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Residents criticize Kiva market study

Published: Wednesday, Jan. 9, 2013 5:30 a.m. CST • Updated: Wednesday, Jan. 9, 2013 6:32 a.m. CST

CAMPTON HILLS – Residents remained insistent Tuesday that an alcohol and substance abuse center should not be allowed in Campton Hills.

They repeatedly asked the Village Board about the hurry in making a decision.

“There should be no rush on this,” said Abe Andrzejewski, a vocal opponent of the center.

His lawyer, Christina Morrison, urged the board to continue the public hearing so her client and other opponents would have more than a day to develop a rebuttal to an independent market impact study.

“That’s just not enough time,” she said.

Residents have spent the past several months attending Plan Commission and Village Board meetings to speak about Kiva Recovery, a high-end alcohol and substance abuse treatment center proposed for the former Glenwood School.

Kiva is seeking annexation into the village and a special use permit.

Public interest in Kiva’s requests has forced the village to hold its meetings at such venues as a church, fairgrounds and, for Tuesday’s meeting, Bell-Graham Elementary School.

Trustee John Strauss said he was ready to close the public hearing.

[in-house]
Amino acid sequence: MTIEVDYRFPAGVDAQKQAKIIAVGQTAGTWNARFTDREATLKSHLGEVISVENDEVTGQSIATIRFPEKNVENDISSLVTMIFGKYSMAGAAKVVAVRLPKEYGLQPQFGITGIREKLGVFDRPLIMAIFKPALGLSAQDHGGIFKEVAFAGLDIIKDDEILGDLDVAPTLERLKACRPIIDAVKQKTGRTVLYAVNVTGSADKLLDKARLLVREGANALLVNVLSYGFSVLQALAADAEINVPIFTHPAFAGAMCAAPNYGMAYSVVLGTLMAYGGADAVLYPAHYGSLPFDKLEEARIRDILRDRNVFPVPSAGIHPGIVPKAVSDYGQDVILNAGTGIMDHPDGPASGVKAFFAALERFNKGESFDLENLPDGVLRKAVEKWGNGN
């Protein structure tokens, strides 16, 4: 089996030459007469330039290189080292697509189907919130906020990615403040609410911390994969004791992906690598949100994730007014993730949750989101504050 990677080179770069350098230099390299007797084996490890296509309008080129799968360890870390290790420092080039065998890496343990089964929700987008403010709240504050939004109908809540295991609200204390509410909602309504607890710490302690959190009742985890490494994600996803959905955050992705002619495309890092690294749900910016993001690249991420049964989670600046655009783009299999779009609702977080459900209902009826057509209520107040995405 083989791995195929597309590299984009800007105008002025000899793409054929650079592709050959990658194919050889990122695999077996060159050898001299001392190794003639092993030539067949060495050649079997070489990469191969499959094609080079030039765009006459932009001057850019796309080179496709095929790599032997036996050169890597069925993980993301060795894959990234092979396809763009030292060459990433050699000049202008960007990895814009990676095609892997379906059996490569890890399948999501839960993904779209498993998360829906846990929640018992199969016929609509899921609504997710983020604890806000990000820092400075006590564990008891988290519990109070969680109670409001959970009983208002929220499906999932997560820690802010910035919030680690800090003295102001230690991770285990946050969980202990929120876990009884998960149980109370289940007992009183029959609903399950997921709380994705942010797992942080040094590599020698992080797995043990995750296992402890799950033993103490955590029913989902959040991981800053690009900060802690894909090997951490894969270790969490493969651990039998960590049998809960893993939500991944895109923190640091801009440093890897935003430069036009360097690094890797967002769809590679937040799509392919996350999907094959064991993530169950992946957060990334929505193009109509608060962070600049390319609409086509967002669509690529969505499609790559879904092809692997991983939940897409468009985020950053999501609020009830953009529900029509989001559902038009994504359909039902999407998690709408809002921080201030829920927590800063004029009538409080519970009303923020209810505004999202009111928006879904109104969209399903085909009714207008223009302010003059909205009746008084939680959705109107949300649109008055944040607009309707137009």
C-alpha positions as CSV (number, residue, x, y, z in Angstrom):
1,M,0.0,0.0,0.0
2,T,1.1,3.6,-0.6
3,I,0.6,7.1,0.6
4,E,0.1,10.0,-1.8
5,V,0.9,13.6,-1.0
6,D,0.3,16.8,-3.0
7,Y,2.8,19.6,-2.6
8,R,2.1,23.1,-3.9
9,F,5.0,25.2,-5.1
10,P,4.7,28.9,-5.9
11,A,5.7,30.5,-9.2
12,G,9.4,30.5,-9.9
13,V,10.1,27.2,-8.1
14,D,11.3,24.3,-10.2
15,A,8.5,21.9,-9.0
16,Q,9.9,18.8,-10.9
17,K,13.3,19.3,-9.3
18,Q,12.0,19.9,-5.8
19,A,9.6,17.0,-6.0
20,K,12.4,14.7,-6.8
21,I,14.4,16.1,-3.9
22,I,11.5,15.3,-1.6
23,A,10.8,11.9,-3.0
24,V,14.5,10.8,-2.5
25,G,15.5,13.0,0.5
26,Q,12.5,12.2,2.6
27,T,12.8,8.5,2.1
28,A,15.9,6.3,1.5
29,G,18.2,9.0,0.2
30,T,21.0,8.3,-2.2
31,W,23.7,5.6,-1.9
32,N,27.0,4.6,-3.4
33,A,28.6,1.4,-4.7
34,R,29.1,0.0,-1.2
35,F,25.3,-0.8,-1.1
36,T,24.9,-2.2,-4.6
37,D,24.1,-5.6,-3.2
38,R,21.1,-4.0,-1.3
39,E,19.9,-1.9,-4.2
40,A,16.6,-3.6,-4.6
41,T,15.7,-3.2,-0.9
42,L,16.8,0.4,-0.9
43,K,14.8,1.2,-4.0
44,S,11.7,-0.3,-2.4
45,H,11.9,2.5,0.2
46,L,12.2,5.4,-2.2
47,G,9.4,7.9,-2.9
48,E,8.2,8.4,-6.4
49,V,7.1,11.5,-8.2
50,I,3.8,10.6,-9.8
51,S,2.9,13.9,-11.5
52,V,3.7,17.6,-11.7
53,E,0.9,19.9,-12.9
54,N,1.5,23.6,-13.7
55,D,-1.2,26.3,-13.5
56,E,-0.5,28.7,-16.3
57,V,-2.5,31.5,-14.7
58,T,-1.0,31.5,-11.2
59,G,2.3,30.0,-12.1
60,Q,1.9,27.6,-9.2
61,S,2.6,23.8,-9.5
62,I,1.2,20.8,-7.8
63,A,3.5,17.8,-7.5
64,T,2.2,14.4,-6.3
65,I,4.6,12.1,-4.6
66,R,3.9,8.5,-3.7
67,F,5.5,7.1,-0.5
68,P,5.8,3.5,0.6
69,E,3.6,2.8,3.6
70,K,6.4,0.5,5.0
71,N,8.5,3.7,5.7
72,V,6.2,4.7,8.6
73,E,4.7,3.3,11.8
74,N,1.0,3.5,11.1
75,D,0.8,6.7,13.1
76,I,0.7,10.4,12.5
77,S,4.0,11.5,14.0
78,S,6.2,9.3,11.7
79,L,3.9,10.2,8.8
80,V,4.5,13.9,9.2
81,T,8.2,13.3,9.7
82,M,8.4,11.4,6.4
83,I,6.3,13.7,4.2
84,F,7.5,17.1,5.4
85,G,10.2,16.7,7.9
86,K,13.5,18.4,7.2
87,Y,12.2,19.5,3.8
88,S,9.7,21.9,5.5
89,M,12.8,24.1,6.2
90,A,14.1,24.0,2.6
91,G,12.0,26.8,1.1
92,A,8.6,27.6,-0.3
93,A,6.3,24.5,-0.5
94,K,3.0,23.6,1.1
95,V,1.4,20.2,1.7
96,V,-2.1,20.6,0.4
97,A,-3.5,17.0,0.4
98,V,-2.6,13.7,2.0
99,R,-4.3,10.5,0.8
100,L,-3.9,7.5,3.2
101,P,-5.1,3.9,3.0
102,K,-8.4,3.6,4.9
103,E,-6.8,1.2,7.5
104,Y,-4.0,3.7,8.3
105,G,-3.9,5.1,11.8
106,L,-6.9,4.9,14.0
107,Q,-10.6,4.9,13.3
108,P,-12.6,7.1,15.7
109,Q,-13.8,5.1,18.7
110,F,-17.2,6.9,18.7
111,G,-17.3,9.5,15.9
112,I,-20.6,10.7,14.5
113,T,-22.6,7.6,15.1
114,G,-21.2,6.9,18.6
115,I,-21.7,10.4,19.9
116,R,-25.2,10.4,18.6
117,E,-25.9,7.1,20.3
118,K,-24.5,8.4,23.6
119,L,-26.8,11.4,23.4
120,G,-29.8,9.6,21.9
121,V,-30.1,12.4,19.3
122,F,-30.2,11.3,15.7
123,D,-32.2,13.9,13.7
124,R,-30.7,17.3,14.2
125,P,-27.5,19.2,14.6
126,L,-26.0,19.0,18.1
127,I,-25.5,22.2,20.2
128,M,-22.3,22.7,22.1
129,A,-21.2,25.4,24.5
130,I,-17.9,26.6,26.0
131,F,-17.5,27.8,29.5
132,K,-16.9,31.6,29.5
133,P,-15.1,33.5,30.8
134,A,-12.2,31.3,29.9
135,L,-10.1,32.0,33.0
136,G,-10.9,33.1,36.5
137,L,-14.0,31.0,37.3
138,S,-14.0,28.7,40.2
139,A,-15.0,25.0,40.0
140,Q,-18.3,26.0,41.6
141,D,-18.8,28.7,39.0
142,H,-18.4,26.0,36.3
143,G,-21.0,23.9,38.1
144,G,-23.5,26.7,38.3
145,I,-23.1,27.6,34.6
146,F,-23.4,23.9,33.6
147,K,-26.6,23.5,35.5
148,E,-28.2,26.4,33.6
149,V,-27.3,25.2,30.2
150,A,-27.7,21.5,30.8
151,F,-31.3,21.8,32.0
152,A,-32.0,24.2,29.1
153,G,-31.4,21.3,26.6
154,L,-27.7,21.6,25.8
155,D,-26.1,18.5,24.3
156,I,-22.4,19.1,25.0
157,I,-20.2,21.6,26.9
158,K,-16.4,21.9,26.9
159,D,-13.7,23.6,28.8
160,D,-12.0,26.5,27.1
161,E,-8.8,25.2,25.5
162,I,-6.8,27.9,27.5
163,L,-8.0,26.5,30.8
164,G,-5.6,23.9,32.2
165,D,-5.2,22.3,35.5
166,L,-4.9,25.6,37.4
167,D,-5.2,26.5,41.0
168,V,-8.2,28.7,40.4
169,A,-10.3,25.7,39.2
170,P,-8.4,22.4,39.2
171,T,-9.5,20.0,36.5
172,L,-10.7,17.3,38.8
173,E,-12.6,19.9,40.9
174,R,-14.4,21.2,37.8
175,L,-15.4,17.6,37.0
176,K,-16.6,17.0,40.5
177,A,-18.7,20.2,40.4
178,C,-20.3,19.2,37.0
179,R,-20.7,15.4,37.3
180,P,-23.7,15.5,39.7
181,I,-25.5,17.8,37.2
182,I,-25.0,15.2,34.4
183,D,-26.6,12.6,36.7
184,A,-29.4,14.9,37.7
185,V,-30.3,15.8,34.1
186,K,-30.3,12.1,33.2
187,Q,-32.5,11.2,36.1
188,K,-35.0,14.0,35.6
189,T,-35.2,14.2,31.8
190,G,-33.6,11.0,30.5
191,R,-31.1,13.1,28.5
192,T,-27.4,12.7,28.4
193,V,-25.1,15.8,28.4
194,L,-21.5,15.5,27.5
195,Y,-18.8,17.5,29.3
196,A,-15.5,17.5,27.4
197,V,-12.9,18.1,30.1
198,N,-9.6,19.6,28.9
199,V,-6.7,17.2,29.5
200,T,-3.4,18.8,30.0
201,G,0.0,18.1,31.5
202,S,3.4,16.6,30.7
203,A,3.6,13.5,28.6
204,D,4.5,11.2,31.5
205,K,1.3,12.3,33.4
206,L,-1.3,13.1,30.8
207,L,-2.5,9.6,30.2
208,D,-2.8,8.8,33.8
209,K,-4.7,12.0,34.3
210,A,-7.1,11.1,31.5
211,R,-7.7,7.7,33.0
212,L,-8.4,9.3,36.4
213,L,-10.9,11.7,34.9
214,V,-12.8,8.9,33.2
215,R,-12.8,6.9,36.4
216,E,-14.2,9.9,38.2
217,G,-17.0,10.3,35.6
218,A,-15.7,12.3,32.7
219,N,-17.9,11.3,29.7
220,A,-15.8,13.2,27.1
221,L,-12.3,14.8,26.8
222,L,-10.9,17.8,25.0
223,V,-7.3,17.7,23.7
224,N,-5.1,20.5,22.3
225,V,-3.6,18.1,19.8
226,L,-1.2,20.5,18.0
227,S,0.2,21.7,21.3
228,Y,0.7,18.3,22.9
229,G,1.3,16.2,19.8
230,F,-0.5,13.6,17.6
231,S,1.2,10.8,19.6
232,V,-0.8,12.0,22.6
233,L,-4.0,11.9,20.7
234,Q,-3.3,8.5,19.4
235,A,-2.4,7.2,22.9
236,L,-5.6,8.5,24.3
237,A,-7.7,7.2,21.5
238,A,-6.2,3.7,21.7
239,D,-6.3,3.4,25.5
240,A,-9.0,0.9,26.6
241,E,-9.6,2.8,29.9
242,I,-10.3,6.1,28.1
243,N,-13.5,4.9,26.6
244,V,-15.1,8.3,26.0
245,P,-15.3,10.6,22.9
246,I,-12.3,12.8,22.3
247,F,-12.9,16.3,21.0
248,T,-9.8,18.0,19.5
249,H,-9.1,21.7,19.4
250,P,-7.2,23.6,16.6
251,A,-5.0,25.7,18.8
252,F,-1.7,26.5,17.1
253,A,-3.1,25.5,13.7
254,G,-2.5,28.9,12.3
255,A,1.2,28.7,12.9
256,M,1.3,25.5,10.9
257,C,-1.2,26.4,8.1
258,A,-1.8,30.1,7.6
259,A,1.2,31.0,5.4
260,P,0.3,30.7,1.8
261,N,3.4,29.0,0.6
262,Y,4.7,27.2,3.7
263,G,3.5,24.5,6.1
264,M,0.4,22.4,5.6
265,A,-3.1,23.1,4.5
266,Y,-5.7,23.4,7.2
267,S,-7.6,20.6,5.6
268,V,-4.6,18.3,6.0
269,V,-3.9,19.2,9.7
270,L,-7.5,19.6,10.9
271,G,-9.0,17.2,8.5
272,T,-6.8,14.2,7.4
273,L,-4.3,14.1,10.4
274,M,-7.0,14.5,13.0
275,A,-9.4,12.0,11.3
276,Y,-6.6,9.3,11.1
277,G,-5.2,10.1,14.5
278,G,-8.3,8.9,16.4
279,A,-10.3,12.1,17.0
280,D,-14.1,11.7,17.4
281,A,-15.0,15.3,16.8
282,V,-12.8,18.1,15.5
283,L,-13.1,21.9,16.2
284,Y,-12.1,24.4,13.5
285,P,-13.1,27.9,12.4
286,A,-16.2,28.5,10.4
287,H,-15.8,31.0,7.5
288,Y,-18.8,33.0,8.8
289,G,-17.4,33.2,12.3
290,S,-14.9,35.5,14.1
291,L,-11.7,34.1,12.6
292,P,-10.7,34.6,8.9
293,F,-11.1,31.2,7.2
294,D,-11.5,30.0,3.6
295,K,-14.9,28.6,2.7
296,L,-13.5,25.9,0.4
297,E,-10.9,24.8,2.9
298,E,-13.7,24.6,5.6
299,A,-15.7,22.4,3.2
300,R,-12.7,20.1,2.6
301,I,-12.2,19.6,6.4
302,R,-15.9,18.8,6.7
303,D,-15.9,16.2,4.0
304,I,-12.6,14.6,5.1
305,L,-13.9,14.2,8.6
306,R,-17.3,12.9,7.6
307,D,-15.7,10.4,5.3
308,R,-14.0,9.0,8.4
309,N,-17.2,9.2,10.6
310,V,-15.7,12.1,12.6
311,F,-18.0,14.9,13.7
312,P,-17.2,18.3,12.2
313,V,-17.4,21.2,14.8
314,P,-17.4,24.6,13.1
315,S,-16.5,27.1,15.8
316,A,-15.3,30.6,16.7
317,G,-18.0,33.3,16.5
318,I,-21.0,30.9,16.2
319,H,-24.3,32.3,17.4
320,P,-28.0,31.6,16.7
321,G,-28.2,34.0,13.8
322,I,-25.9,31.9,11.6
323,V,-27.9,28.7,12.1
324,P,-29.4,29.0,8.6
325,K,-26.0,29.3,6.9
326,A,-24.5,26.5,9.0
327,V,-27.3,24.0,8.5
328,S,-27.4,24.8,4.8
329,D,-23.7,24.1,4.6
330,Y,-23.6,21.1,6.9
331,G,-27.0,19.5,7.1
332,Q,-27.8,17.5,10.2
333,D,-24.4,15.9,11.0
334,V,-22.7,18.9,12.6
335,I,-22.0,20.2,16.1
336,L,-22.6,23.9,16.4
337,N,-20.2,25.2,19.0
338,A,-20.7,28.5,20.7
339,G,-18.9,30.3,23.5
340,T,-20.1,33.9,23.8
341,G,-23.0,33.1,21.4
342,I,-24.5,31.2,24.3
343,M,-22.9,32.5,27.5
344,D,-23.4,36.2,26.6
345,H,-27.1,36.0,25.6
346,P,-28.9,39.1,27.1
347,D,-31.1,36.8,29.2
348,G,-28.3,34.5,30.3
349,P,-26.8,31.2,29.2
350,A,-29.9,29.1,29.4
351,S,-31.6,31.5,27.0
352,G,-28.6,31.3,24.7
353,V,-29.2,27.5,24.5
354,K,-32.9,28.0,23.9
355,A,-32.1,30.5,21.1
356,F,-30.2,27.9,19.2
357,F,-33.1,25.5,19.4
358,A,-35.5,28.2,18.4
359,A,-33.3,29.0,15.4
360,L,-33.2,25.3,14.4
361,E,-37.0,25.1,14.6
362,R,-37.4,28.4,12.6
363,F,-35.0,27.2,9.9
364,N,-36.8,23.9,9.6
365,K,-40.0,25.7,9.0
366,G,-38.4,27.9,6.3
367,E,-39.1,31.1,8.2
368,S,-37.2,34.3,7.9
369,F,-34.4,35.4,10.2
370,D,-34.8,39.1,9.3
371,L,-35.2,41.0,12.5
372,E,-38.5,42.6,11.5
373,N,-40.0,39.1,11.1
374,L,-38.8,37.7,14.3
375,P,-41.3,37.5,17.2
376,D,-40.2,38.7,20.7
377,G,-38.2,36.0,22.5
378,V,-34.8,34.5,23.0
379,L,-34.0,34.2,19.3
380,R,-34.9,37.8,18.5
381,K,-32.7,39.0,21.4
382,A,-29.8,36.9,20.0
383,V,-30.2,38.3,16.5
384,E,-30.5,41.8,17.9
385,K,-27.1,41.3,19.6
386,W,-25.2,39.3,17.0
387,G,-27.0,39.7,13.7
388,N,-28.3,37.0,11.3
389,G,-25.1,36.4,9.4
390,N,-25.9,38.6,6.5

“I’ve heard enough,” he said, adding it was time to vote.

A vote was not taken by press time.

The first two hours focused on the independent market impact study the village commissioned Park Ridge-based MaRous and Company to perform. President Michael MaRous acknowledged there is risk with any new development, but he concluded the proposed development appears to be the best use of the site.

Several residents were upset Campton Hills didn’t hire a local firm. Many disputed MaRous’ analysis, taking issue with his assumptions – such as the facilities will be well maintained and managed and that the stipulations and conditions in the draft annexation agreement will be in effect – and comparisons.

“The comparable are simply not comparable,” Andrzejewski said.

MaRous said it’s not possible to have identical comparisons.

“Each of these situations is different,” he said. “There’s not a perfect comparison.”

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